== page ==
Credit - Bristol Archives BRO-39842-P-1(a)-[a]

Getting an education

Learning and earning a living as a disabled person since the Industrial revolution

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Deaf and disabled people without a private income often had very tough lives in the late 18th century – education and work were often out of reach and destitution was common. A number of pioneers worked to change the culture so that disabled people were not shut out of all opportunities.


However, as we will see, often education and employment designed to improve disabled people’s lives could itself become stigmatised or leave people with a very narrow set of options. Getting a voice in how work and education are structured remains a live social issue.

Large rectangular laundry basket with hinged lid and rope handles with ‘School for the Blind’ stencilled on the front. In the collection of the Museum of Liverpool MMM.1994.108.1, image taken by Anna Fairley Nielsson.

Laundry basket with ‘School for the Blind’ stencilled on the front. Basket making was a common occupation for blind people. Image taken by Anna Fairley Nielsson. Credit: In the collection of the Museum of Liverpool MMM.1994.108.1, image taken by Anna Fairley Nielsson.

Children in pinafores outside the Royal School for the deaf in Margate

The Royal School for deaf children

In the late 18th century there was no provision for teaching deaf children, except in the families of the very rich. One woman spent £1,500 on educating her deaf son, the equivalent of around £100,000 today. Reverend Townsend believed that education could be made available to deaf children regardless of income.


Some had doubted the demand for a charitable institution for deaf children when the evangelical minister Reverend Townsend of Bermondsey first began raising funds in June 1792. Until that point, education for deaf children had been limited to private schools where wealthy families were charged extortionate fees, teaching methods were a closely guarded secret and unpromising students were quietly dropped.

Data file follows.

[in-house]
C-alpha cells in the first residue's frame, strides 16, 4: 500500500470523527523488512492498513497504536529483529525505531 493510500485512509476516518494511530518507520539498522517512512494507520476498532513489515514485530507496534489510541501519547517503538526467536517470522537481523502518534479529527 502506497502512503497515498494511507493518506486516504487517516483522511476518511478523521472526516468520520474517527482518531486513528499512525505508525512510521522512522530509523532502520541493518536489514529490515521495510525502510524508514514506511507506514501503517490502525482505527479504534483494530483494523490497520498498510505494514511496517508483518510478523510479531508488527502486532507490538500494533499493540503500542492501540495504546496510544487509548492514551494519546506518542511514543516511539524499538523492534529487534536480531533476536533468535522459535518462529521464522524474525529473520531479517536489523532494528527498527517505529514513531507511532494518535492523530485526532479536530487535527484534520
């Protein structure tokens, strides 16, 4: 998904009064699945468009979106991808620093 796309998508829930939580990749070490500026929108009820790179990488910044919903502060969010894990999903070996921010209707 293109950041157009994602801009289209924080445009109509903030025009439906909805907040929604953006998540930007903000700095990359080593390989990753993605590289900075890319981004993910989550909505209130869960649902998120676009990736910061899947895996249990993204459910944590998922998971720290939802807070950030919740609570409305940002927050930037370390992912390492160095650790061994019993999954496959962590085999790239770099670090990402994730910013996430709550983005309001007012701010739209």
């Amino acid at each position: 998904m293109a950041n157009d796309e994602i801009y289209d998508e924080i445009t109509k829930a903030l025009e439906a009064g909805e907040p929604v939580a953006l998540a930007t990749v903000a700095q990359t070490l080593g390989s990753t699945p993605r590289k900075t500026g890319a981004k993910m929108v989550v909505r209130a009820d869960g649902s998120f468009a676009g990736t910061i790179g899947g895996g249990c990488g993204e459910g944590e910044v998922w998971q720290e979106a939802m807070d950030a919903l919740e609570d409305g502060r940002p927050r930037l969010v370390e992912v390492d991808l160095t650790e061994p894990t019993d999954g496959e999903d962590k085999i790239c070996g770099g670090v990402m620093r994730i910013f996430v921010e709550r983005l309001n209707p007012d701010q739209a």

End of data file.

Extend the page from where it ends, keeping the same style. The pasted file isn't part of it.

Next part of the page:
Research by Maxine Clarke


By 1815 the school was hugely oversubscribed with 73 applicants for 17 places, so access to education was still a matter of luck. The school grew, first in London, then moving to an imposing building in Margate, to get away from the polluted capital and benefit from the good sea air. By 1938, there were 418 pupils and 150 staff.

painting of turreted red building

Painting of the imposing red brick original Royal School for the Deaf


However a conference in Milan in the 1880s changed the course of education for deaf children, favouring lip reading over sign language. In a report 90 years later, the British Deaf and Dumb Association concluded the method had been unsuccessful and made it far more difficult for deaf children to learn.

Wanted, two male and two female teachers for deaf and dumb Asylum. Required to teach orally, must not have previously engaged in teaching signing. No deaf experience necessary.

Minute book, of the Margate Branch of London Asylum (later known as the Royal School for the Deaf, Margate)


Meanwhile, also in the late 18th century, campaigning by Edward Rushton and others led to the founding of the Liverpool School for the Blind. Again it offered a way out for poor blind people who previously had few opportunities and could face bullying in the streets of Liverpool. Making baskets and brushes was so central to the trades learned at the school that these were turned into reliefs on one of the School’s later buildings.

Relief from the Royal School for the Blind in Liverpool showing a woven basket.

Relief from the Royal School for the Blind in Liverpool showing a woven basket.  Credit: Courtesy of Anna Fairley Nielsson

Relief showing hands reading braille on the side of the School's extension.

Relief showing hands reading braille on the side of the School's extension. Credit: Anna Fairley Nielsson